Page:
Sunday, May 29, 2016

VIDEO: Mumblr - "Three Leg Down" and the Single: "Microwave" from Upcoming "The Never Ending Get Down" album out 6/10 on Fleeting Youth Records




















I posted up about the Philadelphia 4some Mumblr back in 2014 upon the release of their debut full length "Full of Snakes" (see review here: Mumblr's "Full Of Snakes" is Full of Sonic Gems") which was full of grunge rockish / punk / garage rock songs and while I found some of the progs a bit derivative of other bands it was the songwriting that shined through in a really big way. The aesthetic on that record felt like candid social commentary on their world and their town and I really love that. There are some truly stand out material on that record (go listen to it).

The "Three Leg Dog" video and the single "Microwave" shows yet another diverse side to their sound, feeling more art rockish / prog proto punkish to me. Sounds they touched on on their 2015 EP "Super! Premium! Deluxe!" Their new full length, The Never Ending Get Down drops on 6/10 on Fleeting Youth Records. I love what I am hearing and really look forward to hearing all the songs.

Lead singer/guitarist Nick Morrison on the album:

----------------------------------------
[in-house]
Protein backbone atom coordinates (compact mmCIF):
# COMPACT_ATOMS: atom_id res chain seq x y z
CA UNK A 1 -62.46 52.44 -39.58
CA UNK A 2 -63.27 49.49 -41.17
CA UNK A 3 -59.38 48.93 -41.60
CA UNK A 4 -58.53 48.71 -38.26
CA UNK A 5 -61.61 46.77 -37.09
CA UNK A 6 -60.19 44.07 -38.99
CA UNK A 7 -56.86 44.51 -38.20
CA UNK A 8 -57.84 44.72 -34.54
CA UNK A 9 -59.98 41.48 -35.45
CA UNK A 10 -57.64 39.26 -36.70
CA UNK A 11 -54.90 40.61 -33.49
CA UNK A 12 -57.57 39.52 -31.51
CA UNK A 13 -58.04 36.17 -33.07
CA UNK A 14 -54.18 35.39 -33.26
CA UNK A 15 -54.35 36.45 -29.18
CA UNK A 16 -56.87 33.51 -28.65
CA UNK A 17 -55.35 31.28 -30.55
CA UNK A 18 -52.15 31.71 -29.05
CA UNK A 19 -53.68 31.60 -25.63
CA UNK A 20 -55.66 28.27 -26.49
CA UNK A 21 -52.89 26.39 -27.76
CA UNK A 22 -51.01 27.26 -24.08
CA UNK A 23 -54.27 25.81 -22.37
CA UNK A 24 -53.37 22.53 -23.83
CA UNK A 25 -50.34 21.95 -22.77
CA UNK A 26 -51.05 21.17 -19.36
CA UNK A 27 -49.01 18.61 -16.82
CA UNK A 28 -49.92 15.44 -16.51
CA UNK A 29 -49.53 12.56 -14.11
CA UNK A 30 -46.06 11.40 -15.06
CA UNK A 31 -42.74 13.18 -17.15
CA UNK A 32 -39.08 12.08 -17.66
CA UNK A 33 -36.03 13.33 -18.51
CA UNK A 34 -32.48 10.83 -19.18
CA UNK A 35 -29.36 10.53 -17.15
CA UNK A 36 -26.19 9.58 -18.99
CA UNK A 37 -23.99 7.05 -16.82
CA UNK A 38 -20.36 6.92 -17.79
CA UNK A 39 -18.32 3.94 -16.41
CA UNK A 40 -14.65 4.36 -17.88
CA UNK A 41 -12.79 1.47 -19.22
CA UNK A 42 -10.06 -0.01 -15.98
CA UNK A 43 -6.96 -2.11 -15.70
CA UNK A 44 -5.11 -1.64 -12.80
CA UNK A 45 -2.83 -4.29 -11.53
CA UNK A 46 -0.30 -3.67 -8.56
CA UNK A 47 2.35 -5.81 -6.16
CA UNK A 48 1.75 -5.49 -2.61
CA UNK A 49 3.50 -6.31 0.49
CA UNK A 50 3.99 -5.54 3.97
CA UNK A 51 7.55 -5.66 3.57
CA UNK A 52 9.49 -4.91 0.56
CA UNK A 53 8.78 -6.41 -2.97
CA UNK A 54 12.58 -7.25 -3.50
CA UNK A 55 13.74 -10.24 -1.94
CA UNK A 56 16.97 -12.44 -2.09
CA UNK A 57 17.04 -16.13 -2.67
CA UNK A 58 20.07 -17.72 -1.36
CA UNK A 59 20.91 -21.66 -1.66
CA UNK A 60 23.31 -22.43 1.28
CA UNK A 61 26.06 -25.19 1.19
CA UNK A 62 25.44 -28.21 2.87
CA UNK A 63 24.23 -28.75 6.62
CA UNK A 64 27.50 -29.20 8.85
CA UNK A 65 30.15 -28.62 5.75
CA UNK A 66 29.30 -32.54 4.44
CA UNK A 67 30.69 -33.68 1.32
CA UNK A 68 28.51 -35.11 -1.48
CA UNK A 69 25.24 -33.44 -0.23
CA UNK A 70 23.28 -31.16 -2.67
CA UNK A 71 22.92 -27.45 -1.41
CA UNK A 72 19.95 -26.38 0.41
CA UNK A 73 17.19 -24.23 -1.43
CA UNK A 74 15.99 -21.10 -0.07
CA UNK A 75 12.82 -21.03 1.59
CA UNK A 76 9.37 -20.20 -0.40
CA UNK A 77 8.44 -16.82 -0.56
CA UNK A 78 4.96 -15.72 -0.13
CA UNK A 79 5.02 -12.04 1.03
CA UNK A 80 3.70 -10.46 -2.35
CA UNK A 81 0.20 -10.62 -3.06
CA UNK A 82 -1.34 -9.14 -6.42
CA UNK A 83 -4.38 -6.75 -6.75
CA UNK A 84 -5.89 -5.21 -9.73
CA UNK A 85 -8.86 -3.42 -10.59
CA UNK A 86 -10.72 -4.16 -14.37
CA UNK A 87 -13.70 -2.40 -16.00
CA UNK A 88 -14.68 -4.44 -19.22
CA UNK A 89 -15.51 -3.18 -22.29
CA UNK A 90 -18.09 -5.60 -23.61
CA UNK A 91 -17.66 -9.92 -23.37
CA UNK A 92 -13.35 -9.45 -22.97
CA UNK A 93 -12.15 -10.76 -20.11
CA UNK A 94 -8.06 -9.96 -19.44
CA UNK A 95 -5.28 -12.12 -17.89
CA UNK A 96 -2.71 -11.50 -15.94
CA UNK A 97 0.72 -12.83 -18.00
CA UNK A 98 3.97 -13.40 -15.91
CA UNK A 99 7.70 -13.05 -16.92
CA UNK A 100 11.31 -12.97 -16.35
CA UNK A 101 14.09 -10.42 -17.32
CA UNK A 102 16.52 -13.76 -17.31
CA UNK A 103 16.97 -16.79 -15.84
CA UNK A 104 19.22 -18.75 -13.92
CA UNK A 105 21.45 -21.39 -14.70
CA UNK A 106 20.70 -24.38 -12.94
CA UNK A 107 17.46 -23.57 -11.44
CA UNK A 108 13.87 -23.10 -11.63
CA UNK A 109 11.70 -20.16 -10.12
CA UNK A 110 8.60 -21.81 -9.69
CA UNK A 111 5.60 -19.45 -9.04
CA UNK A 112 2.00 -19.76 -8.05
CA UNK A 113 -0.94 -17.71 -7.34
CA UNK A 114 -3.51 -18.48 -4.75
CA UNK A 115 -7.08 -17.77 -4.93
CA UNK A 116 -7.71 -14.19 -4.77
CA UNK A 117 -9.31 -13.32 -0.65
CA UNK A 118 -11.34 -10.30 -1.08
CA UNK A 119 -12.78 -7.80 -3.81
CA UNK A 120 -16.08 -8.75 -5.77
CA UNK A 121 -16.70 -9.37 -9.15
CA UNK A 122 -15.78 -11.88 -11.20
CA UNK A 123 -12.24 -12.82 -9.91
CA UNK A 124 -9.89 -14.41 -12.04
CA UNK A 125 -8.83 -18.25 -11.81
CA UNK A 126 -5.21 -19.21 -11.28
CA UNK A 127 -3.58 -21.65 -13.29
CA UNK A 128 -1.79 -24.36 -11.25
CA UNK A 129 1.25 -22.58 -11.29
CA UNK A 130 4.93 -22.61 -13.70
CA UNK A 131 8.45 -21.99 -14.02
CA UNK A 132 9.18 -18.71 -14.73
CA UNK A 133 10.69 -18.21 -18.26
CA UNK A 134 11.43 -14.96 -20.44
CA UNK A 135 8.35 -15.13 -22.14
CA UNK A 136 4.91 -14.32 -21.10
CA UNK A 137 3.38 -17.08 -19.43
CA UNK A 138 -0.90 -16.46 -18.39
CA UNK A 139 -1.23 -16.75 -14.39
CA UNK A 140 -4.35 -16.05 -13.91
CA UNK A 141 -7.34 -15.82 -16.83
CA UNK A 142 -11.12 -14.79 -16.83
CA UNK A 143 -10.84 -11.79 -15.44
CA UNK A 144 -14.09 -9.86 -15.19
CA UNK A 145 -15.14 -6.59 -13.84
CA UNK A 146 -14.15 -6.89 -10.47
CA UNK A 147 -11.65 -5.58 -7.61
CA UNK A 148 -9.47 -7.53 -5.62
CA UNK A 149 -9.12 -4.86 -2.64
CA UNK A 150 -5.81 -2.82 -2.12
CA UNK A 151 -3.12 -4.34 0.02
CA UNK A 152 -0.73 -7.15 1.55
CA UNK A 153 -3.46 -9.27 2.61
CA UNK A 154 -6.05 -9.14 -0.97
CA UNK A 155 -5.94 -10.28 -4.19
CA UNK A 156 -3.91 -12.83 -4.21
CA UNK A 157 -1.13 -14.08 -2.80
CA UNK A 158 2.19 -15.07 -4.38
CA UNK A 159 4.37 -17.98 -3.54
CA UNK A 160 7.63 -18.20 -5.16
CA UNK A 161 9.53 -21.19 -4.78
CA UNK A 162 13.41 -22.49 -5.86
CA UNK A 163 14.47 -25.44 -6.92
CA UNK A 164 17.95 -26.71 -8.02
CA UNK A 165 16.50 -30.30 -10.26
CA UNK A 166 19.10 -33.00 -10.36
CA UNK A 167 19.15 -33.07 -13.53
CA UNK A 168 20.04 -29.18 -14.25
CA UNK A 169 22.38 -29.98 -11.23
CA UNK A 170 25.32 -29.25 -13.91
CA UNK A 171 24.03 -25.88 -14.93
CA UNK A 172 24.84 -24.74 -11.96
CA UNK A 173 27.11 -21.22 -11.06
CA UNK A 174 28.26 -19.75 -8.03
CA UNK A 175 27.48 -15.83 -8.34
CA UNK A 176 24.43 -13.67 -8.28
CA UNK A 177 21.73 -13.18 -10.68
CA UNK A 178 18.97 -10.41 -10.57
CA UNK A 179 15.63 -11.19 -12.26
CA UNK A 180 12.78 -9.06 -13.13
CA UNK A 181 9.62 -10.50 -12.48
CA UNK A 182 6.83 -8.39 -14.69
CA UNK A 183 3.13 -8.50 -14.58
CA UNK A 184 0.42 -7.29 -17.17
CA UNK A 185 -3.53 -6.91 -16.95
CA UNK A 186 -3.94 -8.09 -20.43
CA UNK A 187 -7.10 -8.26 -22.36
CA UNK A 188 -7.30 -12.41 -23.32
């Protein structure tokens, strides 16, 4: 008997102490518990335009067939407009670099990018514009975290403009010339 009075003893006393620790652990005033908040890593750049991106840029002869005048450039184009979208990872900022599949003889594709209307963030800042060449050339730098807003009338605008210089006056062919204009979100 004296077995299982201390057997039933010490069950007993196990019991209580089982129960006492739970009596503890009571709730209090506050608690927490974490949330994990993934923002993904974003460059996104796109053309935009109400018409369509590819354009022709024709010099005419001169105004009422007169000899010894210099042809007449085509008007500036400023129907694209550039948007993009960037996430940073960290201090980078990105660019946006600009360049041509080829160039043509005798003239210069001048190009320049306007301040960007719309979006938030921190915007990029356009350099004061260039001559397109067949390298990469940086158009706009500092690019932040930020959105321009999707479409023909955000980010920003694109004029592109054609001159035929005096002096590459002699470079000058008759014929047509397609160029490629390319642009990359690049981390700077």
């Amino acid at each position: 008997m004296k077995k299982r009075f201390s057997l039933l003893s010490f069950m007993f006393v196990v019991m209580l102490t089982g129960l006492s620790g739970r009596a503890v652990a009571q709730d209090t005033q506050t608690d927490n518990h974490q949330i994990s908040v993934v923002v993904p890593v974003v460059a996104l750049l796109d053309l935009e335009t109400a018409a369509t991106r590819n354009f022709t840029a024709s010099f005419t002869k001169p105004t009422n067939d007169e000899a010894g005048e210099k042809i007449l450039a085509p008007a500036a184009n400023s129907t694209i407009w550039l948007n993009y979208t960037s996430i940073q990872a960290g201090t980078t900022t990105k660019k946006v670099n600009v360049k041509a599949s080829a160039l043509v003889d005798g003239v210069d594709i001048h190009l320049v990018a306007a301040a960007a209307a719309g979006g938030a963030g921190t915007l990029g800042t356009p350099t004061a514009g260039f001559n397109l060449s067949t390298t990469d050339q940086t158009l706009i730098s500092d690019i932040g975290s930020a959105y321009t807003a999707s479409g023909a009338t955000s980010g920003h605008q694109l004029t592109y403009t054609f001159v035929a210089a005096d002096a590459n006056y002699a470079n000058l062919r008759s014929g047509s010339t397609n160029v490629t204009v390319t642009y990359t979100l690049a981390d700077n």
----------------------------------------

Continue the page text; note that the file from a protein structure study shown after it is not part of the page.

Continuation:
This album was very different for us musically. We were trying to break the punk/emo rock pattern that a lot of our older albums adhered to so we spent a lot of time pushing ourselves as players. This is also the first album our drummer Scott didn't produce. We met some great guys who run a killer studio in Philly called Sex Dungeon and they helped us develop our intentions in a very positive way. We knew we wanted to record the album totally live, which we had only done once before, so we spent weeks drilling the songs to make sure that everybody knew their roles for each track.

Most of the songs were based off of dreams I had so, for me, the writing process was like trying to record what happened in your dream after you've woken up. You get bits and pieces of the narrative and maybe a glimpse at some of the characters but you can never quite capture the visceral particulars or the vivid, surreal elements. That's what makes a dream a unique experience. So most of the record is very blue. It's kind of lethargic and the lyrics don't ever really complete a linear thought. There's no narrative and no real reason. They sort of just exist. So you can apply your own meanings and interpret them as you wish.

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Robb Donker



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